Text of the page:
Mayfair’s posh pawnbroker reveals the items rich people get loans against


David Sonnenthal owns New Bond Street Pawnbrokers, London’s first luxury pawnbroker.

He started the unusual Mayfair business in his early 20s with his father, and now, 15 years later, it’s lent out a total of £50m.

LondonlovesBusiness.com caught up with Sonnenthal and found out what have been the most interesting items to pass through the doors.

Sonnenthal, who appears as a dealer on the Channel 4 programme Four Rooms, won’t reveal who his customers are, but he said they’re usually raising finance for business reasons.

“They might be starting up businesses and be a bit short, or have their money tied up in property,” he says.

Unlike the last-resort stereotype of pawnbroking, Sonnenthal’s customers are quite often wealthy people who want to borrow in a smart way.

“There’s such a bad stigma of pawnbroking but our customers are clever enough and their egos don’t get in the way, that’s why they’re successful.

“It’s a lot to do with customer service, and the premises is more like a gallery than a pawnbroker,” he adds.

So what are some of the items he’s had at New Bond Street Pawnbrokers, and how much could you borrow?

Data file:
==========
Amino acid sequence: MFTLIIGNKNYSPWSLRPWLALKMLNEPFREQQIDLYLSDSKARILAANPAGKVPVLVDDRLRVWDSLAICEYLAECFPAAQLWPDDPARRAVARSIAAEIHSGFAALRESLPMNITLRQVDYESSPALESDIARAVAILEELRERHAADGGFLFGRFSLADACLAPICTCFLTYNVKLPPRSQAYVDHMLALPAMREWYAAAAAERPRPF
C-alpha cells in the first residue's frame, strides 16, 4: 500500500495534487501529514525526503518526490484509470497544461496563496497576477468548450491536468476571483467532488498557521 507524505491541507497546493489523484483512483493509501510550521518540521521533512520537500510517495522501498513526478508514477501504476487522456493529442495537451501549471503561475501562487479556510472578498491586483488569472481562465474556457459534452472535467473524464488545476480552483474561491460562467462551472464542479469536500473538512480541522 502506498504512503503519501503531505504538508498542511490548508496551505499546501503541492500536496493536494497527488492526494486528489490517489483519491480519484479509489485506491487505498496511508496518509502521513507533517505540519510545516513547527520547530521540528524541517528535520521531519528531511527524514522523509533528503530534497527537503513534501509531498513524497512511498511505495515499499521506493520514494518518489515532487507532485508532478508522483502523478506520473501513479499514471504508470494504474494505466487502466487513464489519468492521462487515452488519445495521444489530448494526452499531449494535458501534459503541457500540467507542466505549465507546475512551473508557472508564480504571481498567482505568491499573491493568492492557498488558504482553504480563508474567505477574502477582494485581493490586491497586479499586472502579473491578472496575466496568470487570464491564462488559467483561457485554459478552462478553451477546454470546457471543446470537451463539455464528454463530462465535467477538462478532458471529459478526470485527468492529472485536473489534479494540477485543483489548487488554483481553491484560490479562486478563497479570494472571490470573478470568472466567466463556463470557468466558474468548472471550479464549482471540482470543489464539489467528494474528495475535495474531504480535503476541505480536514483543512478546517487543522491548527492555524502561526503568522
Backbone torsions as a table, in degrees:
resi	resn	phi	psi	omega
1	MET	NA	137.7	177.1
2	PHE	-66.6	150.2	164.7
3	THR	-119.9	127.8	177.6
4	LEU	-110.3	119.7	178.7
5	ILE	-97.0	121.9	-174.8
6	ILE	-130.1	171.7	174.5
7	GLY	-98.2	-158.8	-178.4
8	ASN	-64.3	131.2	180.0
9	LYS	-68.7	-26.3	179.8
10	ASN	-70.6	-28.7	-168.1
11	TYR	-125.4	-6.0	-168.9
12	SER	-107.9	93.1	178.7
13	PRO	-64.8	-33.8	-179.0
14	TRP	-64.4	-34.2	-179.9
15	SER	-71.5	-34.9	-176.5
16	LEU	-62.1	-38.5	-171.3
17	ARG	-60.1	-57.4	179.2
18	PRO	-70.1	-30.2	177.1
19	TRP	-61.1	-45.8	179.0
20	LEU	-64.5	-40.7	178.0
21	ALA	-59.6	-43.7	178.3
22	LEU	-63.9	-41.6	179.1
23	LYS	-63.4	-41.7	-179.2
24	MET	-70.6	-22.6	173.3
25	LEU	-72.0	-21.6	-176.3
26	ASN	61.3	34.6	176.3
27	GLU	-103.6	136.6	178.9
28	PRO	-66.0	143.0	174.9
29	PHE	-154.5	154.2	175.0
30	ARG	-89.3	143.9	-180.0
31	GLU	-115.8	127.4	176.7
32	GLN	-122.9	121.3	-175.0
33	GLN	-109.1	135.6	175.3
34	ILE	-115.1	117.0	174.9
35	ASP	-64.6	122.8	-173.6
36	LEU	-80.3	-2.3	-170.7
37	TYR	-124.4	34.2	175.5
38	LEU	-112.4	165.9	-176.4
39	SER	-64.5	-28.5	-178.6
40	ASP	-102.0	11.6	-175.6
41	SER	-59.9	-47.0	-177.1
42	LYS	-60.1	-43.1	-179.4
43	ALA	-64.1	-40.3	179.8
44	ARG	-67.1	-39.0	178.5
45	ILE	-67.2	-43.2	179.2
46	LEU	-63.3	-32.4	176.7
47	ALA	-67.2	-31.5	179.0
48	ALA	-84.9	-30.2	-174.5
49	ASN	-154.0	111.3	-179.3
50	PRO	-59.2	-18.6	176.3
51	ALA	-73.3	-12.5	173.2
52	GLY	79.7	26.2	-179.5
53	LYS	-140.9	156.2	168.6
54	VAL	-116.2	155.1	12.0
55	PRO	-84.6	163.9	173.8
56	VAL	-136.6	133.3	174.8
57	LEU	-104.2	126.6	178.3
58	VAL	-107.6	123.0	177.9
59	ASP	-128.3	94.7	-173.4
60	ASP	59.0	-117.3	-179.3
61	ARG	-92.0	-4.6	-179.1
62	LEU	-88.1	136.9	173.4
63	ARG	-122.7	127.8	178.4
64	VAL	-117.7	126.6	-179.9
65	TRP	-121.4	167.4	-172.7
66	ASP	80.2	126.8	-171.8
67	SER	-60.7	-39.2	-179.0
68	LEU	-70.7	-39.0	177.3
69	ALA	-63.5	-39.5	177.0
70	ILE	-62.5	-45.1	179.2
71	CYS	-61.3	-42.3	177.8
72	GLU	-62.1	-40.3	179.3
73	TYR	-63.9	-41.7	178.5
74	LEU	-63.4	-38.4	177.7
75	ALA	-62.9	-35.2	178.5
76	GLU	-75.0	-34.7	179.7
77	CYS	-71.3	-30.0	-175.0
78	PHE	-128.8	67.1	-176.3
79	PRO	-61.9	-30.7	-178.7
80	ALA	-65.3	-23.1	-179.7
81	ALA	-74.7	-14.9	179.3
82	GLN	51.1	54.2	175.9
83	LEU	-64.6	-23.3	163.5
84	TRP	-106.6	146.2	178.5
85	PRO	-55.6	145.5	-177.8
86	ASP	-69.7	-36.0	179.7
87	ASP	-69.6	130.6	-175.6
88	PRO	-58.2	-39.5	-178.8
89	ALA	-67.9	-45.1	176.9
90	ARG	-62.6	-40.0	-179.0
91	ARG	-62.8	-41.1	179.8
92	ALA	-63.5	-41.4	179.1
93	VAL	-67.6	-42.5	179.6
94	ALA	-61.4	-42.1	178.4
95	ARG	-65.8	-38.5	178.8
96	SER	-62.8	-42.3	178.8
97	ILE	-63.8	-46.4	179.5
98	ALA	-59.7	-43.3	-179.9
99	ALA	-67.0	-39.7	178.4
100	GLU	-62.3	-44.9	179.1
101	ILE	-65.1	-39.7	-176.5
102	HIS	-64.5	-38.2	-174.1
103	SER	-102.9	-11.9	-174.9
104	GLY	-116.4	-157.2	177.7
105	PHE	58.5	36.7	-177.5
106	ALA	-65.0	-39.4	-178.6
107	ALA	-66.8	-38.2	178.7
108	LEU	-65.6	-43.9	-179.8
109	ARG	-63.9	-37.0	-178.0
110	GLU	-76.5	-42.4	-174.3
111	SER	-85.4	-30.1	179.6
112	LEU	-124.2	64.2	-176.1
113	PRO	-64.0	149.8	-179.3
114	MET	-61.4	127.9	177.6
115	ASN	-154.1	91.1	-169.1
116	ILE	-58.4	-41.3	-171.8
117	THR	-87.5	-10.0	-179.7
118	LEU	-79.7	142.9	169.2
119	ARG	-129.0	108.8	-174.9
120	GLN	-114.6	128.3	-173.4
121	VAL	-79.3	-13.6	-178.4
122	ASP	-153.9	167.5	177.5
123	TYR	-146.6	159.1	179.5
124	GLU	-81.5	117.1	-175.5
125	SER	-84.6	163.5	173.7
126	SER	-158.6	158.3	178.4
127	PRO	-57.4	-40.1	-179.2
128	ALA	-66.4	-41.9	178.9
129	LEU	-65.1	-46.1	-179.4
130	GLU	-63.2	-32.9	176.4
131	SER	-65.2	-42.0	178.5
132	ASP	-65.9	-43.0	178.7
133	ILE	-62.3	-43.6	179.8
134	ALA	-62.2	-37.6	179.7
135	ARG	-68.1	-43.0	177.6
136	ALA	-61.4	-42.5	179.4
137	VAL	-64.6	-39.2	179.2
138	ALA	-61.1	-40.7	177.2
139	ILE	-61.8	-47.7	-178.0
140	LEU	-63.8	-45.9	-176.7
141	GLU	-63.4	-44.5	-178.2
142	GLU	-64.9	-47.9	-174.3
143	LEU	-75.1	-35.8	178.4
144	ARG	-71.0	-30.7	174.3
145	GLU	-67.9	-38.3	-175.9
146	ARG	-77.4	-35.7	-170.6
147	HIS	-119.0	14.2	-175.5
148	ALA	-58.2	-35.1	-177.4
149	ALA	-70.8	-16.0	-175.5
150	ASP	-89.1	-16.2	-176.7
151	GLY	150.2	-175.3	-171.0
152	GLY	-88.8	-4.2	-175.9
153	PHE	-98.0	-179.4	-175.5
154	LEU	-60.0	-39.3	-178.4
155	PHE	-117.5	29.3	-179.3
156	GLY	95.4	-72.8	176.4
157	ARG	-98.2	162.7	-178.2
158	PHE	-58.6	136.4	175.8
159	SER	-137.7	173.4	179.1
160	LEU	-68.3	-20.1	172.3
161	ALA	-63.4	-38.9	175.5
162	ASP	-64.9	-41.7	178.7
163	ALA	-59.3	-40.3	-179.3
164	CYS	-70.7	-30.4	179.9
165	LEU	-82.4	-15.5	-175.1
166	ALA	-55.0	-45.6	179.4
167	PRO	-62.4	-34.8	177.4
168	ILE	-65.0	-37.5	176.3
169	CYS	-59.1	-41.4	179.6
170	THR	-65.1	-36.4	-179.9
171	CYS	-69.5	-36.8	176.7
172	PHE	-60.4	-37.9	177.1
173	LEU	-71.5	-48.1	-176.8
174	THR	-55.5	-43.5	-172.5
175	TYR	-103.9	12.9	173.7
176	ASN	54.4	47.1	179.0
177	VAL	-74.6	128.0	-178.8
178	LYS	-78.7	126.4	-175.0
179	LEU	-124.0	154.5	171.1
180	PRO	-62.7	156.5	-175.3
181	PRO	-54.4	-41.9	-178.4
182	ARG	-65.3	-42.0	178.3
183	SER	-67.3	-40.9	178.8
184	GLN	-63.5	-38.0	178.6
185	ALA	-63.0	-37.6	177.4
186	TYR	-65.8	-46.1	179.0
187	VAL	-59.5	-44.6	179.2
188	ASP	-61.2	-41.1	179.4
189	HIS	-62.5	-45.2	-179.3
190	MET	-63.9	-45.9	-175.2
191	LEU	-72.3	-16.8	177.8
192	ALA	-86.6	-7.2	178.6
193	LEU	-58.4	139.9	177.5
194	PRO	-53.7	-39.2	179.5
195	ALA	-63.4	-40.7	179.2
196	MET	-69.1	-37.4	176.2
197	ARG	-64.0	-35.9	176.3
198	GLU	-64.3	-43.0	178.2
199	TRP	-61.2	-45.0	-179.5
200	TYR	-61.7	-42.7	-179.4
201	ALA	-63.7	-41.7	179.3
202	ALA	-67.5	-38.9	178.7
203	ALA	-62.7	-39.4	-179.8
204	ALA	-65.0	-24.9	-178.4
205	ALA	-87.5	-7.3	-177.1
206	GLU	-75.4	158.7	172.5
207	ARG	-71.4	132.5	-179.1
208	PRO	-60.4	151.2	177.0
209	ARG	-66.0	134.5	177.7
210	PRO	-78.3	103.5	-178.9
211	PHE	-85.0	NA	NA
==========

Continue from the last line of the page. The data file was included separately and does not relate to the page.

Rare blue diamond

“That was our favourite because it was so rare,” says Sonnenthal. “I think that was the most we’ve ever lent on one item.”


Bentley Continental



Patek Philippe Chrono Nautilus watch

Nautilus watch


17th-Century hand-written biology book

“We had a wonderful 17th-Century biology book that was hand-written,” he says. “It was enormous, about five foot tall and was handwritten. That was fabulous. The owner was a professor and was funding his book writing.”

Up to £150,000

Wine bonds



Buccellati silver

Buccelati silver

£8,000 (raised at auction)

Oscar Wilde books signed by the author

In about 20% of cases, the owner doesn’t come back for the item, allowing Sonnenthal and the team to put it into auction at one of London’s top auction houses, such as Sotheby’s, Bonhams and Christie’s.

Rare signed Oscar Wilde books made £8,000 at auction recently, but the company doesn’t keep the money.

“By law, you give the owner the difference if there is any, so it works out for everybody. We don’t want to keep anything – we want to offer a service and for people to come back,” says Sonnenthal.

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